Al Gore's Deadly Ambiguities


If there's something unsatisfying, politically and even aesthetically, about the conclusion to the national recount nightmare, it may be because the struggle for Florida did not so much reach resolution as it finally collapsed under the weight of its accumulated ambiguities.

From the beginning of this struggle in early November, Al Gore and his allies relied heavily on ambiguity to advance their case and tell their story; they stretched such essential concepts as "voting," "counting," "legitimacy," "victory," and even "disenfranchisement" until these terms had assumed new meanings more congenial to the Gore argument. Indeed, Gore's central narrative for weeks has been that if only all the votes were counted, they would reveal him to be the winner. But the final effort to count votes, as ordered on December 8 by the Florida Supreme Court, echoed the cacophony of Gore's rhetorical fugue. Neither "counting" nor "votes" had agreed-upon meanings for those attempting the last, unfinished tally. For a majority of justices on the United States Supreme Court, such ambiguity had implications in the law: It was antithetical to the constitutional guarantee of equal protection.

But if the Gore argument eventually foundered on the shifting meaning of its own terms, that very same shift of meaning allowed Gore to get as far as he did, and to protract his struggle for 35 days despite never once assuming a lead over George W. Bush. Here is a brief look Gore's Florida lexicon, and a short study in deformed meaning.

Vote. Democratic partisans consistently claimed that Gore really had more of these than did Bush, but what were they? They were what Gore partisans wanted them to be: dents, light that passed through a ballot, a "logical" pattern of party choices, etc. The infamous recounting team of Broward County Democrats found a great many cast on Gore's behalf, even as the Republican member of that same team found far fewer. As late as December 11, Supreme Court justices pressed Gore lawyer David Boies for his view of a fair standard for recognizing votes; he had none to offer. Why? The looser the definition, the more that will fit into it; the fewer the standards, the more votes.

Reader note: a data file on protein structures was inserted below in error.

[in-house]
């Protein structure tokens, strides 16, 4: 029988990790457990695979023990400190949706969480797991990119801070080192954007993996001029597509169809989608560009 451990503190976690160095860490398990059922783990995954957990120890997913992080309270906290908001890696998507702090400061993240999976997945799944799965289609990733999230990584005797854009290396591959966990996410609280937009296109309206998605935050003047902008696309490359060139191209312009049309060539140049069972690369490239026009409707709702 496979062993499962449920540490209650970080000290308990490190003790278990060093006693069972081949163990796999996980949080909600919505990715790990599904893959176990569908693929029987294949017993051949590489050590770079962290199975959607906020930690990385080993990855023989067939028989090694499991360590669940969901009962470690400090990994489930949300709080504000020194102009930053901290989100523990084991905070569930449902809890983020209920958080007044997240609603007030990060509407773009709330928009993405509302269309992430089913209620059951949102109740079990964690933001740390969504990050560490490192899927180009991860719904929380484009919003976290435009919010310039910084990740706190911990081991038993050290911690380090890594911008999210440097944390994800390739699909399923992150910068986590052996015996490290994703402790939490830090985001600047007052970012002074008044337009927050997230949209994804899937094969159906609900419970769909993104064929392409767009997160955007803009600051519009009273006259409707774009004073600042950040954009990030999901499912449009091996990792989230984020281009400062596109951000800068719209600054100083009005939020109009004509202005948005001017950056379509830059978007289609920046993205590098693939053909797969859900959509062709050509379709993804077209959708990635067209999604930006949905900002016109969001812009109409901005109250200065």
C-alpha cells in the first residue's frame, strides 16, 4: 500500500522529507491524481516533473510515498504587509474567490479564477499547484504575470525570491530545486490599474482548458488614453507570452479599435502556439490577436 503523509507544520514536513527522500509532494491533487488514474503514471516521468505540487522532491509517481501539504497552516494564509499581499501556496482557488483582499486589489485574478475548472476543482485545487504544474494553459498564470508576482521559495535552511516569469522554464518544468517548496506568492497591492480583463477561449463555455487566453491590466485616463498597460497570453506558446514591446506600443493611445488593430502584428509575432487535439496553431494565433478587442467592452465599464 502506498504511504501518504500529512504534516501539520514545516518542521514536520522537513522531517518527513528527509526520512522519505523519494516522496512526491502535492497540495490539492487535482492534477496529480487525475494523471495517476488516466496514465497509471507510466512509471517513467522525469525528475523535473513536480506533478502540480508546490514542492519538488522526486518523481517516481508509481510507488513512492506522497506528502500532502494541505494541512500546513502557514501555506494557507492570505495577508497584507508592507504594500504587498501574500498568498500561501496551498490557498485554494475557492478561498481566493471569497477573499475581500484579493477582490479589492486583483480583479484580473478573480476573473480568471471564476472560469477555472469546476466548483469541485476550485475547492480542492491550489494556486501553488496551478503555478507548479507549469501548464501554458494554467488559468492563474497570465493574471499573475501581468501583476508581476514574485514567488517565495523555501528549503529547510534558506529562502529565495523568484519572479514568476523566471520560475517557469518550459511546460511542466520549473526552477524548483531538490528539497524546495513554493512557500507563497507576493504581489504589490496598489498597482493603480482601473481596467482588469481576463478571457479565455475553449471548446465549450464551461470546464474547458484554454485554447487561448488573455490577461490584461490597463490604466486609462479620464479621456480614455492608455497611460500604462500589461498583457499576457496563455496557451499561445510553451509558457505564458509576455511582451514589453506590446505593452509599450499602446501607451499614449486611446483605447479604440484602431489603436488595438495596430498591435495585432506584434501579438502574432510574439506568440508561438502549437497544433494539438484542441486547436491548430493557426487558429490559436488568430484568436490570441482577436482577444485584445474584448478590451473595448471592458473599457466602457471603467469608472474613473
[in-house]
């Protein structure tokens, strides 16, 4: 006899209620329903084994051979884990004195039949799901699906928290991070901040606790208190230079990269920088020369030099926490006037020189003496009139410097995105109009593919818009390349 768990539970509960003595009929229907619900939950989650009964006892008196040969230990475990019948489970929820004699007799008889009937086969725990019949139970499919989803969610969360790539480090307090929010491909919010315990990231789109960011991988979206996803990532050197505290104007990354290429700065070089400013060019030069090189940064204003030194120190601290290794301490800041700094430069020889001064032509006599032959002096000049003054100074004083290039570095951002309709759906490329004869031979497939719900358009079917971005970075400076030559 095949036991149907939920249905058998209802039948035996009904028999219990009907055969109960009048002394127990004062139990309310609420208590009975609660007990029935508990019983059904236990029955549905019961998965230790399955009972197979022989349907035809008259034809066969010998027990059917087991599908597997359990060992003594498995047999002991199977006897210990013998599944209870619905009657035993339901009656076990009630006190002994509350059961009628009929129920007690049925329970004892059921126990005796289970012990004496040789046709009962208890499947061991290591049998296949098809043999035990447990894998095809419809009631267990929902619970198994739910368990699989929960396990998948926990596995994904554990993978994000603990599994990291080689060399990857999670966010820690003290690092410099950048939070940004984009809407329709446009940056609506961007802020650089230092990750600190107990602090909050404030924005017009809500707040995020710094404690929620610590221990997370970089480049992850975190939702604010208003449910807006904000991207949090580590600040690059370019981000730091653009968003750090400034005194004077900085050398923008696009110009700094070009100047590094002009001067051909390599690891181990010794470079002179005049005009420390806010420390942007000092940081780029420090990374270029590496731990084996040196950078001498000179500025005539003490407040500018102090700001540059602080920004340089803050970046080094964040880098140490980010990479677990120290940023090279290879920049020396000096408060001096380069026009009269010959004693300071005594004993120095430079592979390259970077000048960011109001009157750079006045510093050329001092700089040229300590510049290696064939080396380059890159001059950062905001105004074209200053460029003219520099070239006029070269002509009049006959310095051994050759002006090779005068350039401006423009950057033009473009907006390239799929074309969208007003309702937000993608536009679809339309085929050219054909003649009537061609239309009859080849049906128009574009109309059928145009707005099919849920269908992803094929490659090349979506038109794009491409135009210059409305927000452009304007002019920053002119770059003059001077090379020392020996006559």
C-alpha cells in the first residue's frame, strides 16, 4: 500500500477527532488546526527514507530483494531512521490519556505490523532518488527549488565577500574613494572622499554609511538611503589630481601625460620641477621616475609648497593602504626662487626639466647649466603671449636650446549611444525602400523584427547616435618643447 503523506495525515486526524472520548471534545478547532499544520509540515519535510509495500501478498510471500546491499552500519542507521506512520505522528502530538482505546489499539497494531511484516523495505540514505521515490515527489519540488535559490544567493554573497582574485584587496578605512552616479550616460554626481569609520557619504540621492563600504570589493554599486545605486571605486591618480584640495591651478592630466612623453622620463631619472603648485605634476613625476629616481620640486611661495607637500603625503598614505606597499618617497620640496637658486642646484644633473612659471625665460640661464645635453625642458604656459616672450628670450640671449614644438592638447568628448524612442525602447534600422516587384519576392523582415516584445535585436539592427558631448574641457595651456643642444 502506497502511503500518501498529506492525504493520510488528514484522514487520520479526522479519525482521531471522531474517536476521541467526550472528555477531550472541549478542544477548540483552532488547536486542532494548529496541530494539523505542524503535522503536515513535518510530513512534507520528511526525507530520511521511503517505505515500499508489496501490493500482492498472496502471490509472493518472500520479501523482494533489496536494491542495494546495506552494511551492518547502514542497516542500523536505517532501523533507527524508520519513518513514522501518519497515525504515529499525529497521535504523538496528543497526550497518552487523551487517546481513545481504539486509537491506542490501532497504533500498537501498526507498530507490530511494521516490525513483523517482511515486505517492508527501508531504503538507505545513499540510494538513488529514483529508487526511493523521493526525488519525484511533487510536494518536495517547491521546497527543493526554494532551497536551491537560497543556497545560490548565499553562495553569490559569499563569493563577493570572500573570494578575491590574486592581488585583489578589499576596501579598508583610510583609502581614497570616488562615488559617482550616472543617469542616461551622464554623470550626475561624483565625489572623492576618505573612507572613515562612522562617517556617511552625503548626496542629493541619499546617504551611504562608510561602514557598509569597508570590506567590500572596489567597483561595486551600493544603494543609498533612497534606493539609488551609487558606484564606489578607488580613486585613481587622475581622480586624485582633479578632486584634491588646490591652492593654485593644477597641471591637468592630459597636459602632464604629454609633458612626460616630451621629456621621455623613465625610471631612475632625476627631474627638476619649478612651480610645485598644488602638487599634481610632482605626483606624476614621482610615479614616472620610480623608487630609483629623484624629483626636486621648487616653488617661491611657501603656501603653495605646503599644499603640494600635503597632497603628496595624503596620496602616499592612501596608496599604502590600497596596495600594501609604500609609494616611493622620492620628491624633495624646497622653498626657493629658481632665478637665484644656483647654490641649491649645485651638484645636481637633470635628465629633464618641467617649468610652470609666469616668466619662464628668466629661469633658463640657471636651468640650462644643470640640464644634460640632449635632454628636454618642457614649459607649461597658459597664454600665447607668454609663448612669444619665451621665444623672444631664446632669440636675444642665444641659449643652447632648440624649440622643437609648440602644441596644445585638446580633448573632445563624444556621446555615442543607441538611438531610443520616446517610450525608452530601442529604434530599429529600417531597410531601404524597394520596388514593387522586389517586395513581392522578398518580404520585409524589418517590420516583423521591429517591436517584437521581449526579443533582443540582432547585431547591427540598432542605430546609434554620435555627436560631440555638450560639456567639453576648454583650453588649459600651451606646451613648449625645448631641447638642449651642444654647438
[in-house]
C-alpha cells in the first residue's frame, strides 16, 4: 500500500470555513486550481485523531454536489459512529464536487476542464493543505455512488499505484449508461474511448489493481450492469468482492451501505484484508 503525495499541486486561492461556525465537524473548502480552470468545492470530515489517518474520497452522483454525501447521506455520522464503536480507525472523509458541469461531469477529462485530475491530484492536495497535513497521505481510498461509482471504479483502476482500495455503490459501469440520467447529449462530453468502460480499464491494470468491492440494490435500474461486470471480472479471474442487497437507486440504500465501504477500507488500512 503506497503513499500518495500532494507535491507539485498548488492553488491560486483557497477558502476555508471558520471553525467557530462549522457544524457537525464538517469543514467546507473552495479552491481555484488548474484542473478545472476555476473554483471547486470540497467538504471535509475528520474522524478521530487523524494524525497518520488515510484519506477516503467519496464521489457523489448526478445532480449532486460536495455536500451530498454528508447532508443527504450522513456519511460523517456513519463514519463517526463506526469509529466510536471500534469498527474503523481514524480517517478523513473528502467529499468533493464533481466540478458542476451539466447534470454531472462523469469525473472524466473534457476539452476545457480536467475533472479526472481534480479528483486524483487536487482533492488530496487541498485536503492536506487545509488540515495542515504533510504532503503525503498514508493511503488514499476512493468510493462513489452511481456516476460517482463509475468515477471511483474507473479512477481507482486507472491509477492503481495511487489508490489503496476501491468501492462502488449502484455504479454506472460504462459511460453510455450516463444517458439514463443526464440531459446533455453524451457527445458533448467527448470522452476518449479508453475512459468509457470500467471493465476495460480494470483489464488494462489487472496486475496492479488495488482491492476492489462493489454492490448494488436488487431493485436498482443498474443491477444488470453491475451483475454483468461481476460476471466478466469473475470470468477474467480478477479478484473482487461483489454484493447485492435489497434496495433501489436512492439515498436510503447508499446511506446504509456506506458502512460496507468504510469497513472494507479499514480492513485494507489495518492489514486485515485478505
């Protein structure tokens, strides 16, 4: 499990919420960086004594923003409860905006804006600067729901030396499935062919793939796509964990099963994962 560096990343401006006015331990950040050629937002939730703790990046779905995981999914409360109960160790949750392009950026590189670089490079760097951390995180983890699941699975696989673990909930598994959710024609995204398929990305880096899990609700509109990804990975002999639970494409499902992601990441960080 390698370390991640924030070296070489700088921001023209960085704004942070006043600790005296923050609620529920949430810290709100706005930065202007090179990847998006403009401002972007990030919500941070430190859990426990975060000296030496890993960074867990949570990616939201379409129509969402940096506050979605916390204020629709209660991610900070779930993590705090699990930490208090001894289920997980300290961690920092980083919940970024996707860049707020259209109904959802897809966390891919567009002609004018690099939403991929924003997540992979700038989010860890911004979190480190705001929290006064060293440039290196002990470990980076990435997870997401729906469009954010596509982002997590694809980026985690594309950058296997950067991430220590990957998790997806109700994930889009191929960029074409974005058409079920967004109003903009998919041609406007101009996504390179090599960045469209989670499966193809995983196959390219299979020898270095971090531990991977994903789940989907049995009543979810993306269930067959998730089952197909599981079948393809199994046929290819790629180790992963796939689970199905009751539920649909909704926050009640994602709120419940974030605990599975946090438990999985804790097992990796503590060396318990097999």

Count. The Gore team pressed daily for certain votes to be counted. But you cannot properly "count" what does not exist until you define it into being. The process that Gore's allies were demanding was not a count, it was an act of interpretation. Of course, a demand that we should "interpret all the ballots" has considerably less resonance than does a call to "count all the votes," but in fact it was interpretation that Gore wanted.

Legitimacy. Gore partisans claimed throughout the Florida debate that unless all the votes were counted, any Bush presidency would lack legitimacy. But the Gore team had redefined both votes and counting in ways useful to its own ends, and thus had the concept of legitimacy surrounded. Even as Gore's effort finally collapsed, "legitimacy" remained his to confer. The recount misadventure had so utterly muddled the election's resolution that, in terms of legitimacy, Bush's consistent lead was almost secondary to a "gracious" concession speech by Gore.

Victory. Gore's team made the consistent claim that he was really the winner. In fact, although Bush's lead was always paper thin, Gore never had a lead at all, despite numerous tabulations and a dramatic deadline extension. "Victory," under these circumstances, is transformed from a demonstrable act to a latent state of being. This novel concept of victory is still being articulated, and is being cast into the future. On December 13, the Rev. Jesse Jackson announced his intention of recounting Florida's ballots to unearth Gore's victory. Jackson already knows the result of his recount. "No matter who the Supreme Court crowns, we will know before January the 20th that Gore got most of the votes," he told the Associated Press.

Disenfranchised. A number of Gore allies, especially Jesse Jackson, claimed that the failure to count certain ballots was an act of disenfranchisement. Most of these ballots were from Miami-Dade County, and had been kicked out by counting machines as showing no presidential vote. But because the disputed ballots came from predominantly Black precincts, Jackson and others spoke of the voters as "children of slavery," thus transforming a mechanical tabulation into a crime against humanity. Disenfranchisement, which had previously described preventive acts against a voter, who cannot cast a vote, was thus transformed into an act against a candidate, who cannot benefit from a vote.

Not even the Florida Supreme Court, which otherwise understood words the way Gore used them, went along. Rather than ordering a hand count of only the disputed Miami-Dade ballots, it ordered a hand count of the whole of Florida's so-called "undervote." Unfortunately, it otherwise read from Gore's lexicon, with the result that the U.S. Supreme Court, struck by the inherent illogic of the process, finally ended the matter in mid-count.

There's a dictionary full of other terms that Gore's team attempted to render ambiguous, from spurious claims of statistical "anomalies" at the outset of the recount campaign, to elastic notions of a "deadline," to self-serving notions of "justice." Nor is this legacy of ambiguity likely to be short-lived, if Gore partisans have anything to say about it. Wednesday morning, attorney David Boies was asked what Americans may have learned from all this. What they've learned, answered Boies, is that "every vote counts."